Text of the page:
This year, the Best Original Screenplay category is a race between Aaron Sorkin’s The Trial of the Chicago 7 and Emerald Fennell’s Promising Young Woman – two screenplays that couldn’t be more different. One is a historical drama involving real people and real events and the other is a completely fictional story. So how is it that these two screenplays are competing in the same category?
Right now, the two categories are split into Adapted (based on previously written source material) and Original (not based on previously written source material). And while these two categories honor two separate skills, it could also be argued that writing an “original” screenplay inspired by history and writing an “original” screenplay based on nothing are also two separate skills.
How do you think the Oscars should separate the screenplay categories?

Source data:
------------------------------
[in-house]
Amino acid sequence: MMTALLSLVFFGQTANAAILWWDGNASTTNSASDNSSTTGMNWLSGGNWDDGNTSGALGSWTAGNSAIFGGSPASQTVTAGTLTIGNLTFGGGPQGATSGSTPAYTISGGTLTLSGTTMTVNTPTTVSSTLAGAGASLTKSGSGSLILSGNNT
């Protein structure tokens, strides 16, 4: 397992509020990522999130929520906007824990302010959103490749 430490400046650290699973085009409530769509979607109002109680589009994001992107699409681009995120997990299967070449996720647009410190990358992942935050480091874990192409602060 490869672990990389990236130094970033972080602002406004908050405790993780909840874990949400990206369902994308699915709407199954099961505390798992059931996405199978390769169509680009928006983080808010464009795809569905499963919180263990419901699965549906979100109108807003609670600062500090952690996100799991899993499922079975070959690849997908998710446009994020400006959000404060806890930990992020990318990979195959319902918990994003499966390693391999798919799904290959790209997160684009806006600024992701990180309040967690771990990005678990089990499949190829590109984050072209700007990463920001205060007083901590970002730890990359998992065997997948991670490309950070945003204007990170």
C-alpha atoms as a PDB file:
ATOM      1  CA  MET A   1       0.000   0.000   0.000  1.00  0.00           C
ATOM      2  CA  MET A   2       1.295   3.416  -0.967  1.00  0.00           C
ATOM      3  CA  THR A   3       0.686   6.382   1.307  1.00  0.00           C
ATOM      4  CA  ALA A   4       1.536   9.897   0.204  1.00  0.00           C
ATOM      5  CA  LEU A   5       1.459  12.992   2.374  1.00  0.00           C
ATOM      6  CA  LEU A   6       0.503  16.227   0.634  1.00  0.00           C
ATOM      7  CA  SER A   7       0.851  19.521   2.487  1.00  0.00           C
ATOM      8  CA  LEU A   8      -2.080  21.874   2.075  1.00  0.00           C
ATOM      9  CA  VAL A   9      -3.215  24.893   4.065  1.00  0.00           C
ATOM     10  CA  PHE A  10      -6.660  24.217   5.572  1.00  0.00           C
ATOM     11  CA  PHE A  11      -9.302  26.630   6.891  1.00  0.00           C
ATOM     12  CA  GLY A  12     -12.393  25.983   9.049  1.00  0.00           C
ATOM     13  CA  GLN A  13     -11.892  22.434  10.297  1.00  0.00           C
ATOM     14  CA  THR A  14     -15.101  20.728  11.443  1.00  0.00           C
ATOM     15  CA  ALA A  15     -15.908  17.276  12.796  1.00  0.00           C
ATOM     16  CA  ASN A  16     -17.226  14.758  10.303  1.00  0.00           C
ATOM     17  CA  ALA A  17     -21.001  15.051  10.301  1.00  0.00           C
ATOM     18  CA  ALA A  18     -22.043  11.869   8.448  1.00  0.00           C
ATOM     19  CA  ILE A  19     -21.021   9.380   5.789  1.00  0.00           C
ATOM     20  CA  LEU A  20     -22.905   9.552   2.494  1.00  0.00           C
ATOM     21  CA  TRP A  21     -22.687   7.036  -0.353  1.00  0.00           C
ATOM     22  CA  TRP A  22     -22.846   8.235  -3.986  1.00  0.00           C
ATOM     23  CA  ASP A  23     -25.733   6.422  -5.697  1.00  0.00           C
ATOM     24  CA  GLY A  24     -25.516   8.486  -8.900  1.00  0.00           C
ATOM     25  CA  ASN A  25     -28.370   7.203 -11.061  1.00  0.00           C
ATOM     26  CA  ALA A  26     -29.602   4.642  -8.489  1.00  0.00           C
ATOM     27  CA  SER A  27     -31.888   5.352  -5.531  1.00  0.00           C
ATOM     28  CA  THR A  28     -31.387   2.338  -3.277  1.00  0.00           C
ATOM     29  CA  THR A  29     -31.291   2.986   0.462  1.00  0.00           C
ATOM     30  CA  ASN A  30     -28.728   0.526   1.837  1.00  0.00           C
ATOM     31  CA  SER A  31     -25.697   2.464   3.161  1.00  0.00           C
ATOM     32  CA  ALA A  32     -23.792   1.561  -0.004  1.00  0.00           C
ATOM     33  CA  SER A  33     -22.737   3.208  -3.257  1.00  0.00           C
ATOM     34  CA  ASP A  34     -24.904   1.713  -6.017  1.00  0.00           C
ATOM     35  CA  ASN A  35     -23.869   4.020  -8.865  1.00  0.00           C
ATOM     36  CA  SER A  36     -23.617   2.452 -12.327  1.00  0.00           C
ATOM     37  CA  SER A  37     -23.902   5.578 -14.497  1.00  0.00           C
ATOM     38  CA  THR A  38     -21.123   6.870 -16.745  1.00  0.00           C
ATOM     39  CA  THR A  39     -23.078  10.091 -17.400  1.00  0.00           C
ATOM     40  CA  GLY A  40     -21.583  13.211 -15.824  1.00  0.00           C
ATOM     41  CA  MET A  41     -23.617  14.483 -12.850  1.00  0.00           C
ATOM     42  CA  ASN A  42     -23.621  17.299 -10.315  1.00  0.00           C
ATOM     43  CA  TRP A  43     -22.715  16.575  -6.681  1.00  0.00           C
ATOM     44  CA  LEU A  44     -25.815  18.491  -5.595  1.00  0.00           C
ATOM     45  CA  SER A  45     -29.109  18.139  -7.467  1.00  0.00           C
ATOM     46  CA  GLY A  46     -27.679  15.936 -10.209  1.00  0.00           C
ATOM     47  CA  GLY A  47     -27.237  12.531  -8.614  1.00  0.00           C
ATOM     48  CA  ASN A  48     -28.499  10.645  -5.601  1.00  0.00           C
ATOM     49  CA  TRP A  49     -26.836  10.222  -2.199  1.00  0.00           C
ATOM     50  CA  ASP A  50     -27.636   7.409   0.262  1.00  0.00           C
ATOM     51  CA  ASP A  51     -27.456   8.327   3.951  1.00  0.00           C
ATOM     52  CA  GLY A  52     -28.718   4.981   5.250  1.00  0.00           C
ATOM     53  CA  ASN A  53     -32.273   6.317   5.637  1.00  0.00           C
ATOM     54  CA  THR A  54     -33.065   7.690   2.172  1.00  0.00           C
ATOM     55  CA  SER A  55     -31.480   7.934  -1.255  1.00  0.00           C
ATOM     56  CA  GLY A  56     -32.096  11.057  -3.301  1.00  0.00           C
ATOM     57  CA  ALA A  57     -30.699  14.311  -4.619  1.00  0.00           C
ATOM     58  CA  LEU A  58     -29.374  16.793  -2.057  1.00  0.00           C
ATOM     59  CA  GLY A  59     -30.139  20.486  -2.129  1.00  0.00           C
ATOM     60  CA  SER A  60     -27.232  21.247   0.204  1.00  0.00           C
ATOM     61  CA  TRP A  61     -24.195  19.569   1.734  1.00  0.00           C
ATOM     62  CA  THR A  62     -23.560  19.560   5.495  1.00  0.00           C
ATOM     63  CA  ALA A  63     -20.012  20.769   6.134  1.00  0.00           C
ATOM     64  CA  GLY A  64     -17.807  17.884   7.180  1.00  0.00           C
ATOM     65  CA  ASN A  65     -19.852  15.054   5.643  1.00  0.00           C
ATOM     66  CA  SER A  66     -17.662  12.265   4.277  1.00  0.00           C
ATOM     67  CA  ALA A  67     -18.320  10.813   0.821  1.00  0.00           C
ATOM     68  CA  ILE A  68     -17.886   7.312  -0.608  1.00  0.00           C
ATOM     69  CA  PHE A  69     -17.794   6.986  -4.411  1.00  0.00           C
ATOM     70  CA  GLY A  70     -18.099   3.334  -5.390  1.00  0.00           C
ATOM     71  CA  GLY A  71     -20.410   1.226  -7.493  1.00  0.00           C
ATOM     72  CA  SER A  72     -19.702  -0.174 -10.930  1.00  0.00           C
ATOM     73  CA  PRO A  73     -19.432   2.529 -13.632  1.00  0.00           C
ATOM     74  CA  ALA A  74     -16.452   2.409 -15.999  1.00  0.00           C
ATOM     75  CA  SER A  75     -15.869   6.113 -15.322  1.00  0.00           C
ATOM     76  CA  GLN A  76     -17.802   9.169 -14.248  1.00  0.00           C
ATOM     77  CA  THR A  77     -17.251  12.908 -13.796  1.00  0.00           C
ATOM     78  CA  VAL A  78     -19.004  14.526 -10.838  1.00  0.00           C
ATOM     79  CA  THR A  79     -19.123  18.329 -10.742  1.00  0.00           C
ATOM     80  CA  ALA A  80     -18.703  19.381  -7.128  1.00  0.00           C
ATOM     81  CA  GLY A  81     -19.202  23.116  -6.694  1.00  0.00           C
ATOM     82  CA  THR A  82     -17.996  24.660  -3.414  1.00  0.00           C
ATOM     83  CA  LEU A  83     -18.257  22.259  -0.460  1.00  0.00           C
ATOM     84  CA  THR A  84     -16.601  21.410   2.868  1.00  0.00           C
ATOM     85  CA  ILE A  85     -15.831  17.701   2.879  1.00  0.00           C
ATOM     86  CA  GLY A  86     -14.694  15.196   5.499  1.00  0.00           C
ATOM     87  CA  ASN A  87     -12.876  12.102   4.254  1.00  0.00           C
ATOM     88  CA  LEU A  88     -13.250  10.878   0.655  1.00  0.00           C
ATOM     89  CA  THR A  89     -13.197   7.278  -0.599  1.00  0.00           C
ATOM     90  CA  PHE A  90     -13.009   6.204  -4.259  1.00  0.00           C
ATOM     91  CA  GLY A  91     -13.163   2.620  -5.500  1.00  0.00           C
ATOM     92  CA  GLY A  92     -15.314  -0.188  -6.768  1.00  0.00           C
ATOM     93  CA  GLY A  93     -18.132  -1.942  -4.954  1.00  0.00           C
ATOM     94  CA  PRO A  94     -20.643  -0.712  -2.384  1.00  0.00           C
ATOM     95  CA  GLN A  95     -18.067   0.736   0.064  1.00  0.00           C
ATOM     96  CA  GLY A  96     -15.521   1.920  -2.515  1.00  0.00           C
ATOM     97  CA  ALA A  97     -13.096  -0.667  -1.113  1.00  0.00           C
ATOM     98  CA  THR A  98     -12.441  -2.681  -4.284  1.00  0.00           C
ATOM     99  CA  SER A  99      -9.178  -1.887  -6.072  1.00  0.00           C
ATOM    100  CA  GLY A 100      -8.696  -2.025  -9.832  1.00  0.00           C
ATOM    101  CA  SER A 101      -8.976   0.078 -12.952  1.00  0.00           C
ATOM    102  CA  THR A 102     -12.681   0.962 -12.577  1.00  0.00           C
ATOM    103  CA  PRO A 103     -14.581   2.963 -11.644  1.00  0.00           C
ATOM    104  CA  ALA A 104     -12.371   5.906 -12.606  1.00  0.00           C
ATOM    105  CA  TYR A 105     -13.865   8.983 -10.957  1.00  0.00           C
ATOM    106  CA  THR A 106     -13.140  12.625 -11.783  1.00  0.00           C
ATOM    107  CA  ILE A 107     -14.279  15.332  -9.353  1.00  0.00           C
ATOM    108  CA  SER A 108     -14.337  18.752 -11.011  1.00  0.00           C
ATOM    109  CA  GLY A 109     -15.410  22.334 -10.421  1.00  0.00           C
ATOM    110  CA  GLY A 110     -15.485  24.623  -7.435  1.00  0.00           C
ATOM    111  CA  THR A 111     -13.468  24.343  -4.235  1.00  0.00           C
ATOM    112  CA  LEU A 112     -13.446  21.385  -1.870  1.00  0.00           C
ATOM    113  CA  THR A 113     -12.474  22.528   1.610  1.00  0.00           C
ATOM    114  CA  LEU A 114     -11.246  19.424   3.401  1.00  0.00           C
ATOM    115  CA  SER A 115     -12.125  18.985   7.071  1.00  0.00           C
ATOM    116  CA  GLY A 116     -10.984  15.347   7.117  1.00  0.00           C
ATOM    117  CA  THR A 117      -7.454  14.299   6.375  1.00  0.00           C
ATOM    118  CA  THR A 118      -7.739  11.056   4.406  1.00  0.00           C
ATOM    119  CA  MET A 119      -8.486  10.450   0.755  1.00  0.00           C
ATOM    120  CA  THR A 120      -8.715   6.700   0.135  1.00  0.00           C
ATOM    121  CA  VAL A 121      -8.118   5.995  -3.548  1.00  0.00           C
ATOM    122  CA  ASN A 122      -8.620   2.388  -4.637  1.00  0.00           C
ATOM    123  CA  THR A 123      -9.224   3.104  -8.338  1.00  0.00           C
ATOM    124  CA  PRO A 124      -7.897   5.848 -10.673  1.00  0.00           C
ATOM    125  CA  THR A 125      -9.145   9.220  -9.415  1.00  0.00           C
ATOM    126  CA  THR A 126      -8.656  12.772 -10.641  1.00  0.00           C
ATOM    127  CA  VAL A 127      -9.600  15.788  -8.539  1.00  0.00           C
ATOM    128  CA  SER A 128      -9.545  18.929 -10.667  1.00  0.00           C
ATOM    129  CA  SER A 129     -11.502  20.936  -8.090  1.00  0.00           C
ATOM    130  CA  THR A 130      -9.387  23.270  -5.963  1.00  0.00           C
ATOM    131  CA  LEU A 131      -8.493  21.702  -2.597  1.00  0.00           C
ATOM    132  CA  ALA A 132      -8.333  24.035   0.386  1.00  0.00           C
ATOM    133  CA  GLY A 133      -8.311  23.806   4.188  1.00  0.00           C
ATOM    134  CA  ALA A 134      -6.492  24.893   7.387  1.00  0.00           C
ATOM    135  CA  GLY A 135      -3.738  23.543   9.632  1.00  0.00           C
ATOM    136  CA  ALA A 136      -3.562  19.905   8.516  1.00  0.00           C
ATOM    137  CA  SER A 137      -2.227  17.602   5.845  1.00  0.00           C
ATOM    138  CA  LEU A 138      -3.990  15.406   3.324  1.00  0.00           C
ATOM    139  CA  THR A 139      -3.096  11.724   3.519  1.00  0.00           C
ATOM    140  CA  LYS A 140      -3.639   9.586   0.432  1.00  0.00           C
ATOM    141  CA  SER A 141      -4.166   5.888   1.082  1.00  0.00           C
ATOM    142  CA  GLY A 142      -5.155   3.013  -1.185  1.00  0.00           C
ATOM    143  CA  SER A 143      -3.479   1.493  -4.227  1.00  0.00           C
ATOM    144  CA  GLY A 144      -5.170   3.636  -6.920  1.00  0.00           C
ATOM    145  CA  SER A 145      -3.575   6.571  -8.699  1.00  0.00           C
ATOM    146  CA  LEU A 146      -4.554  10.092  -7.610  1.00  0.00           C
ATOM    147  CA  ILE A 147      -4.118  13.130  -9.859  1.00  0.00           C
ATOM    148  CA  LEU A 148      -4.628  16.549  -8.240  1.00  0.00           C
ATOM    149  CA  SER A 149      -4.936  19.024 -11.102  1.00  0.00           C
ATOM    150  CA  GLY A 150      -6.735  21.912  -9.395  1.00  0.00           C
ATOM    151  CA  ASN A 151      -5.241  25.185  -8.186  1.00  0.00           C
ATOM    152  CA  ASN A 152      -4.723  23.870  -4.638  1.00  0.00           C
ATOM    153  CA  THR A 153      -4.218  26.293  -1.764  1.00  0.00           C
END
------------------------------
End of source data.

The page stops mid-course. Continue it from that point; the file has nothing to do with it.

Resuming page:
Honestly I like it how it is, except I would remove some of the silly rules such as sequels of original stories being considered as adaptations, as well as bogus ‘corrections’ on the part of the Academy like Whiplash and Moonlight being moved from original to adapted (guys, Moonlight was never really a play, even on paper). General historical research to inform your work is not the same thing as adapting a script from one specific non-fictional source, although there can be a fine line between the two. But if you’re working from a multitude of (uncredited) sources you still need to create the basic story outline yourself, even if the events themselves are factual. So it might not always be so different from creating a completely original, fictional story.
At least that’s how I see it, though I’ll admit there may be some nuance I’m lacking here. Another way around the issue could be to bring back the now defunct Original Story Oscar, in addition to the screenplay awards (and eligibility for either category would not be mutually exclusive). Though you could argue this creates another unnecessary category which we don’t need.